Paul Khoo, 45, is a familiar figure in Christian fathering circles. He is one of many key volunteers with Elijah7000, a movement that takes inspiration from Malachi 4:5-6 and seeks to “turn the hearts of all fathers towards their children”. As the co-founder of a media company, Raison Media, his work has also led him to work closely with organisations to create campaigns to build godly families. These include the Dads for Life national movement, and The Bible Society of Singapore’s global DECLARE event which aims to guide families back to the Word of God.
“Part of my goal was to reclaim the media space for God so that the platform can be used to disciple future generations,” explained Paul, a former Raffles Junior College teacher, who started his company in 2009.
In addition, he is an active member in the worship ministry of Paya Lebar Methodist Church (PLMC). As a father of three children, Mikayla, 16, Matthew, 14, and Mark, 11, how does he see his role as a father? How does he juggle work, church ministry responsibilities and fathering?
Being present as a father
When Raison Media was started, his first two children were under the age of five. His third child was born when Raison Media was just in its second year of operation. It was no easy feat to care for young children while growing the business, but Paul managed to keep things together through his faith in God that influenced how he prioritised his various responsibilities.
“Unlike most other children who were able to sleep through the night, mine consistently could not and part of my job was to tend to night feeds. Cumulatively, I think I did night feeds for more than a decade,” laughed Paul.
“There is need for a lot of patience when one is a parent. When things get tough with the kids, it is always good that we remind ourselves that we have to first look out for the causes of the difficulties,” Paul told Methodist Message.
Paul surmises that the Asian fathering model is sometimes at odds with the Biblical model, with its emphasis on being the financial provider for the family, often at the expense of being the spiritual head of the family.
Mindful of this, Paul said, “During the early years, I would make it a point to prioritise my family and the kids over my work. I would carve out set times to interact with them and made sure I was available. For instance, I would engage them in conversations before bedtime and that would serve as a round-up of the day. It functioned as an emotional reset for them and me.”
The Covid-19 pandemic, which has blurred the lines between work and home, has had an impact on how to set aside time for the family. “Hybrid or work-from-home arrangements make it more crucial for us to organise our working hours to be outcome-oriented rather than being task-oriented,” said Paul. Paul also does not hesitate to keep his schedule fluid by shifting his work hours to the evenings after the kids go to bed just to ensure quality family time.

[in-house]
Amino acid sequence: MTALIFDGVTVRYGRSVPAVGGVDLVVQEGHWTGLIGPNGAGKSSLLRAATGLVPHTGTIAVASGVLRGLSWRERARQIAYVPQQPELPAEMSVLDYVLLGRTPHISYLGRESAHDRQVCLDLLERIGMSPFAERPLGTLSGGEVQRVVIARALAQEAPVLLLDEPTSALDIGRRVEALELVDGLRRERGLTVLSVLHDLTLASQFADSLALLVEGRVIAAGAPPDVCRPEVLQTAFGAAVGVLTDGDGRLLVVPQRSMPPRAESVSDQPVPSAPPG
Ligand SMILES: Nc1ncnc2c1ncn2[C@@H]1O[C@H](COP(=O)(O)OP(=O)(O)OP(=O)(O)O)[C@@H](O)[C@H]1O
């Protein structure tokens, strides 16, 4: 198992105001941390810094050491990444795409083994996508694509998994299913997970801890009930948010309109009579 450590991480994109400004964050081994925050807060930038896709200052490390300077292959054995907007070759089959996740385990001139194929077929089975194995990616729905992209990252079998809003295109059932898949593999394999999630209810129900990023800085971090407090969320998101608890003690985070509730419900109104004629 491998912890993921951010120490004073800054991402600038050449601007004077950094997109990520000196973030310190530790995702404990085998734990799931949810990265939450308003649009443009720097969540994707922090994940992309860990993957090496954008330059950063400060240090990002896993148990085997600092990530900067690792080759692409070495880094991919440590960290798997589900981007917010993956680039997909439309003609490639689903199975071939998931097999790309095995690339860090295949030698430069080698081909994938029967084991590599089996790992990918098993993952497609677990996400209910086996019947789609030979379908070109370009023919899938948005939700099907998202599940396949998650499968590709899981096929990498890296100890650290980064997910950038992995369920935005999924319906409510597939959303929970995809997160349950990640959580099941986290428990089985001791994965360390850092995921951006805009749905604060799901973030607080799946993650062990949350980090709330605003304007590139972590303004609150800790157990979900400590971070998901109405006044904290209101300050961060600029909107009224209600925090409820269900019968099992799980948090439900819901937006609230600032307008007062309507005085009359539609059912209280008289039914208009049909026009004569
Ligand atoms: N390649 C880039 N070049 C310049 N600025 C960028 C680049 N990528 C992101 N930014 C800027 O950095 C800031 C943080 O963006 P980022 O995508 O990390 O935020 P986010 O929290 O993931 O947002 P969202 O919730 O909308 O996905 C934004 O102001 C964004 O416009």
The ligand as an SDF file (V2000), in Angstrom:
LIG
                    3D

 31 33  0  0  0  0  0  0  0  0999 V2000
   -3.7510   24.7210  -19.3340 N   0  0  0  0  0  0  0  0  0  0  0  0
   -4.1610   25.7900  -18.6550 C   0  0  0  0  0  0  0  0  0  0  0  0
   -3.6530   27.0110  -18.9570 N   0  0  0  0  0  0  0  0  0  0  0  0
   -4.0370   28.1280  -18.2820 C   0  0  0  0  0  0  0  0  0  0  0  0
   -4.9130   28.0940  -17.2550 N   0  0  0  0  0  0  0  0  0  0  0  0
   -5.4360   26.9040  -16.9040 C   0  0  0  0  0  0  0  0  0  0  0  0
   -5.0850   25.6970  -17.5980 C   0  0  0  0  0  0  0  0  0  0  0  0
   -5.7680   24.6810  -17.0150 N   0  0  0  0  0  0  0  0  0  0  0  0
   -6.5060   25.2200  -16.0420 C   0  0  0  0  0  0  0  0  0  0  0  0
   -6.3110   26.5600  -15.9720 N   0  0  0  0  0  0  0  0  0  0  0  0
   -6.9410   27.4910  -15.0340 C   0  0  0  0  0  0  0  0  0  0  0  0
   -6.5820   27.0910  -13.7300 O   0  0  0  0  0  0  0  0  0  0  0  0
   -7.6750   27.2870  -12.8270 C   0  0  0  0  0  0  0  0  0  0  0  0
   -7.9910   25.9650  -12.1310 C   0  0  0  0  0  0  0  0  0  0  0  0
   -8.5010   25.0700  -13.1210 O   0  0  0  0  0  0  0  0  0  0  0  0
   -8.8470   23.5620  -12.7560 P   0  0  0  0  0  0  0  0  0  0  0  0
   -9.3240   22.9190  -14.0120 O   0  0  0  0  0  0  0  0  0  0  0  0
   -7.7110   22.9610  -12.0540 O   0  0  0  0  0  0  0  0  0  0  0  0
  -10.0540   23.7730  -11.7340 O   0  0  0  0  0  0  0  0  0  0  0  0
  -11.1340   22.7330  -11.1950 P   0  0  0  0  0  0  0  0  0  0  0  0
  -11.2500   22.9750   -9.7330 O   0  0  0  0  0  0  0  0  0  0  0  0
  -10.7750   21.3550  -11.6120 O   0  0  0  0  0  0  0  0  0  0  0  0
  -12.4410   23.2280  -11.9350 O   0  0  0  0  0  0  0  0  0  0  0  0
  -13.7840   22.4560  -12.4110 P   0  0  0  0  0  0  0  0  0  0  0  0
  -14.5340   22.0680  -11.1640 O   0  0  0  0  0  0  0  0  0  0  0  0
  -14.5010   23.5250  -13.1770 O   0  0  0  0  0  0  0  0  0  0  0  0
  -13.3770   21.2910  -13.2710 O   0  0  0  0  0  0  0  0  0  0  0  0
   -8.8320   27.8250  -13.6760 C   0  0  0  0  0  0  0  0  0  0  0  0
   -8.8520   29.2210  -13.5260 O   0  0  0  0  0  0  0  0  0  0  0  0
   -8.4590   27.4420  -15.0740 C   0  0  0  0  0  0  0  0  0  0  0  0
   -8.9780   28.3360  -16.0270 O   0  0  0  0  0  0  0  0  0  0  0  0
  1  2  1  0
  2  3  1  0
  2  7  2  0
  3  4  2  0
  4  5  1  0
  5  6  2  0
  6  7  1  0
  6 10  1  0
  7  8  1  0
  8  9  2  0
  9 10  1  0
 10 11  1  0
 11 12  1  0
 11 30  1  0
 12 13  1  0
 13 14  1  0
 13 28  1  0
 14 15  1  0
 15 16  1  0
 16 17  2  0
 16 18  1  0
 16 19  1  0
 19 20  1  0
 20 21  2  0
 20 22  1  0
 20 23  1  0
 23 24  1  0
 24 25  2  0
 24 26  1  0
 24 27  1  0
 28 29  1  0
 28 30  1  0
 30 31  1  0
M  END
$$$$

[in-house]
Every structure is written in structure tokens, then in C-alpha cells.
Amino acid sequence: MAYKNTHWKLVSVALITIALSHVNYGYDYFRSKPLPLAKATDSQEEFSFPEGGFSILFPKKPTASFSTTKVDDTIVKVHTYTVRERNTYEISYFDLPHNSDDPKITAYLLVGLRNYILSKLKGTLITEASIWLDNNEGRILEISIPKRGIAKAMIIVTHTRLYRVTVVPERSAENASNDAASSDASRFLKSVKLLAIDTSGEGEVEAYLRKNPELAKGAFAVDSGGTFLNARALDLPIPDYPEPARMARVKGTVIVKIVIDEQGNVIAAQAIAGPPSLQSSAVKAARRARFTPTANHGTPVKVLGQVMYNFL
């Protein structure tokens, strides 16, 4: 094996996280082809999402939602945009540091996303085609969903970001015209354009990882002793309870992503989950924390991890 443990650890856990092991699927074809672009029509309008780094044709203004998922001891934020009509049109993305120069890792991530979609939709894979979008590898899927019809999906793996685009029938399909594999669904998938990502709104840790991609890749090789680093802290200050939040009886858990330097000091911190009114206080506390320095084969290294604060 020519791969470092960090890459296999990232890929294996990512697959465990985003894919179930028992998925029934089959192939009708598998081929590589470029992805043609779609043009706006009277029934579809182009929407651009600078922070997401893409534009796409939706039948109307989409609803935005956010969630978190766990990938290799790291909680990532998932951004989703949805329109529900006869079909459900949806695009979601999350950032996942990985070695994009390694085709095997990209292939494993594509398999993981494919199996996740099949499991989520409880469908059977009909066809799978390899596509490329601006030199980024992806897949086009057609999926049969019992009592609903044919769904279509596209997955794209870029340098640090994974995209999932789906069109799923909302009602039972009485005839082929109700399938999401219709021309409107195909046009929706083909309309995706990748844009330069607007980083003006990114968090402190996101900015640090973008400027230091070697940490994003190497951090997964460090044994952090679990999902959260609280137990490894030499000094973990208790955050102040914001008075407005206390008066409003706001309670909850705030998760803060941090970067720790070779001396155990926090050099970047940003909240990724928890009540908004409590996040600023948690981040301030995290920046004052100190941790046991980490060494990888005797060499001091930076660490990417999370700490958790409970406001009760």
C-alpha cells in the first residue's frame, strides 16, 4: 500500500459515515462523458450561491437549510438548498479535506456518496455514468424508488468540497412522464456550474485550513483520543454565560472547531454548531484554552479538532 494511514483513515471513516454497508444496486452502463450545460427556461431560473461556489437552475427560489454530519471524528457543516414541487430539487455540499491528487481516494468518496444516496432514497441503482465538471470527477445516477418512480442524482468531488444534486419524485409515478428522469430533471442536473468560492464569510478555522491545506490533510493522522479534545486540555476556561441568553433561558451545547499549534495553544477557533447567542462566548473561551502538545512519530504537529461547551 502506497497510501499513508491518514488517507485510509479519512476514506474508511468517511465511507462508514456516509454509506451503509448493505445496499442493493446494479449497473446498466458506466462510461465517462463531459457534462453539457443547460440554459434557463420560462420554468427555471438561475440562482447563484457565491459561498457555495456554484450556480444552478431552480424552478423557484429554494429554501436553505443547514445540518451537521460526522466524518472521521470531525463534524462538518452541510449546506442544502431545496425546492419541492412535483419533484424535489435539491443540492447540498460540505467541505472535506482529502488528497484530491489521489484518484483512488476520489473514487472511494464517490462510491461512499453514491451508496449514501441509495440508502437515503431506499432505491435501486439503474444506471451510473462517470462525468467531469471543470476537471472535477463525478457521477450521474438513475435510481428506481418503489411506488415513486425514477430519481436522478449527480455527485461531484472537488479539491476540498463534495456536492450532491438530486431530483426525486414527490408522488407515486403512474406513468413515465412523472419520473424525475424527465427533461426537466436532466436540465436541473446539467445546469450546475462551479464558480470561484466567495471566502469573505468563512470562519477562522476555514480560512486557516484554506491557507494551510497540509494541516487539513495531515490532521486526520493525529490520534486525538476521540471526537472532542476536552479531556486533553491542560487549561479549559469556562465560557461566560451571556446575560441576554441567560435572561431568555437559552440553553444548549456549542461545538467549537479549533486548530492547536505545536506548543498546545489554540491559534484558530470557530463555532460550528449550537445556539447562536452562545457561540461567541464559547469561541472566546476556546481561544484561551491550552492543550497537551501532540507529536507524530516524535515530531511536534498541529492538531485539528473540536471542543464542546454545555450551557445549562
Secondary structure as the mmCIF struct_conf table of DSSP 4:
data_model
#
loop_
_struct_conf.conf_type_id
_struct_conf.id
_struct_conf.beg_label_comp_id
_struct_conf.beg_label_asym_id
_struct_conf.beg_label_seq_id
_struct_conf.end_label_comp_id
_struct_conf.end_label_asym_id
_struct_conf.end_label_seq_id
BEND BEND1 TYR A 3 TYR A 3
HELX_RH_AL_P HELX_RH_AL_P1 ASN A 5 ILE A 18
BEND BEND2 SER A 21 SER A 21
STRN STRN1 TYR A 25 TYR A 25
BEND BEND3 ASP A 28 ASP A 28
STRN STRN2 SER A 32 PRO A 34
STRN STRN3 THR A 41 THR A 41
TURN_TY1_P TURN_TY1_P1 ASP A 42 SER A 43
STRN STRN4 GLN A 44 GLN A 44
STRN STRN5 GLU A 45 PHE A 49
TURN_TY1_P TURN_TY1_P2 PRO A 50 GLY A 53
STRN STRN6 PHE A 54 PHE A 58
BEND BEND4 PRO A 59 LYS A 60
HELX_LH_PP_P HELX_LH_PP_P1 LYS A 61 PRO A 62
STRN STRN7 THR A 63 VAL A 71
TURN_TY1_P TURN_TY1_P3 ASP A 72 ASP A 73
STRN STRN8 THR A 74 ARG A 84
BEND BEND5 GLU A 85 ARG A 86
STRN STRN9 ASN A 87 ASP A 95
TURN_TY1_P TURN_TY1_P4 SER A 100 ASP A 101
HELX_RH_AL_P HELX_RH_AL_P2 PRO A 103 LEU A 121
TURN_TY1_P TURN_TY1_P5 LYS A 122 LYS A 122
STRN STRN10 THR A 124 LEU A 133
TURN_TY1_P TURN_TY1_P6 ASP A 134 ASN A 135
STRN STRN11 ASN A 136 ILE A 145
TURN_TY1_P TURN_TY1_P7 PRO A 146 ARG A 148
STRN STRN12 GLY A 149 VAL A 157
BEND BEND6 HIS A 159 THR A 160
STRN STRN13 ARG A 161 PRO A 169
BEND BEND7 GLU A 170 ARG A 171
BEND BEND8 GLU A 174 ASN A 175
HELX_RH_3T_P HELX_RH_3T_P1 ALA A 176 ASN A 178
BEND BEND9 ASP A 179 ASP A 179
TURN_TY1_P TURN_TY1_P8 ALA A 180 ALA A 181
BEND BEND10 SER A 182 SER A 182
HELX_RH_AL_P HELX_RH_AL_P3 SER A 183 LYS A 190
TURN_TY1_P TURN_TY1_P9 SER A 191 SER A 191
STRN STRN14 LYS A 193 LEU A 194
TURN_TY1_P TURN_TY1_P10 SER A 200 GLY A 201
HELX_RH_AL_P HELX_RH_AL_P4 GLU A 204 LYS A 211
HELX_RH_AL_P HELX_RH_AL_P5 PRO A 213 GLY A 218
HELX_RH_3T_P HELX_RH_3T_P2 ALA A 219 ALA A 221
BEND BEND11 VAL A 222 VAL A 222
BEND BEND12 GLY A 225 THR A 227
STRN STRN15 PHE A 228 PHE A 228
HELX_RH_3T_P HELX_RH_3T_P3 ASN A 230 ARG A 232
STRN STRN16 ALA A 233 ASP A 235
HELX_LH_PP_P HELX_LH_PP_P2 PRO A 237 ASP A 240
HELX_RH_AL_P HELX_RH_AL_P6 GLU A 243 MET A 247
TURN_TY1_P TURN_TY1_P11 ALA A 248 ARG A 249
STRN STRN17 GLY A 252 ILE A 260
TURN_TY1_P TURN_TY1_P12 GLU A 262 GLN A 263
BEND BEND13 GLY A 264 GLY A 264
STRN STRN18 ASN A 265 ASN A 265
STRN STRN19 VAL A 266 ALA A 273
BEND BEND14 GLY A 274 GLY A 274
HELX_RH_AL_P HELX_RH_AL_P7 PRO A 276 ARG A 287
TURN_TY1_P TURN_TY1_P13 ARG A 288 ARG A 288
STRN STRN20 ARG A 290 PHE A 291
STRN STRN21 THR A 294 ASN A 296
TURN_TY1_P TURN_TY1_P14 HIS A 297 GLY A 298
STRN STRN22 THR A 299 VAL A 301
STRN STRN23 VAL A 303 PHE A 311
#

Challenges facing modern fathering
Parenting in the 21st century certainly comes with its set of perils, and in the cacophony of voices that try to influence parenting styles, Paul identifies one critical area that he feels all parents have to contend with—that of excessive media influence that children are exposed to.
“The sheer amount of media influence that our children are exposed to potentially creates a slew of very difficult conversations that parents may not be ready to engage in,” explained Paul. But Paul contends that parents cannot shy away from having those difficult conversations as eventually children will figure it out for themselves, and it may not be with the benefit of wise counsel from parents.
The management of the level of usage of devices in the family tends to be the bugbear between parents and their children. His children regulate their usage via methods such as a logbook (for Mark) or the checking in and out of the devices at specific timings (for Mikayla and Matthew), which he admits is a different practice for many families.
Adopting different parenting styles with gender and age
Paul has also discovered that parenting girls and boys has required different responses from him. With the boys, he has found that their sense of worth is uplifted with simple affirmation. With his daughter, Paul said, “It’s more about ‘How do I help her discover who she is?’”
He is also mindful that as a father, his words can have more impact than he intends. “I don’t realise that the words I say can go beyond the truth value of a statement. I need to be more conscious and gentler in how I say things, how I address issues,” Paul said.
Now that two of his older children are teens, he is conscious that contact time with them (scheduled or otherwise) has to be used to help them “release steam”, as one would do with a pressure cooker. “The more opportunities you have to address these things, the easier it will be to address the anxieties without the surprise of a blow-up,” Paul said.
It is the conscious identifying of where their hearts are oriented—which he discovers when they pray—and practicing affirmation. Does that include academic achievements, as most Singaporean parents are inclined to do? “I do affirm it, but I focus on personal and spiritual growth.”
As the kids grow and become more independent, does Paul see his role as father diminishing?
“The fathering role doesn’t end, it just changes. When the children are young, you parent as a leader. But when they’re older, you parent as a peer, walking alongside them, like a coach.”
Jason Woo is the Communications Executive at MCS Comms.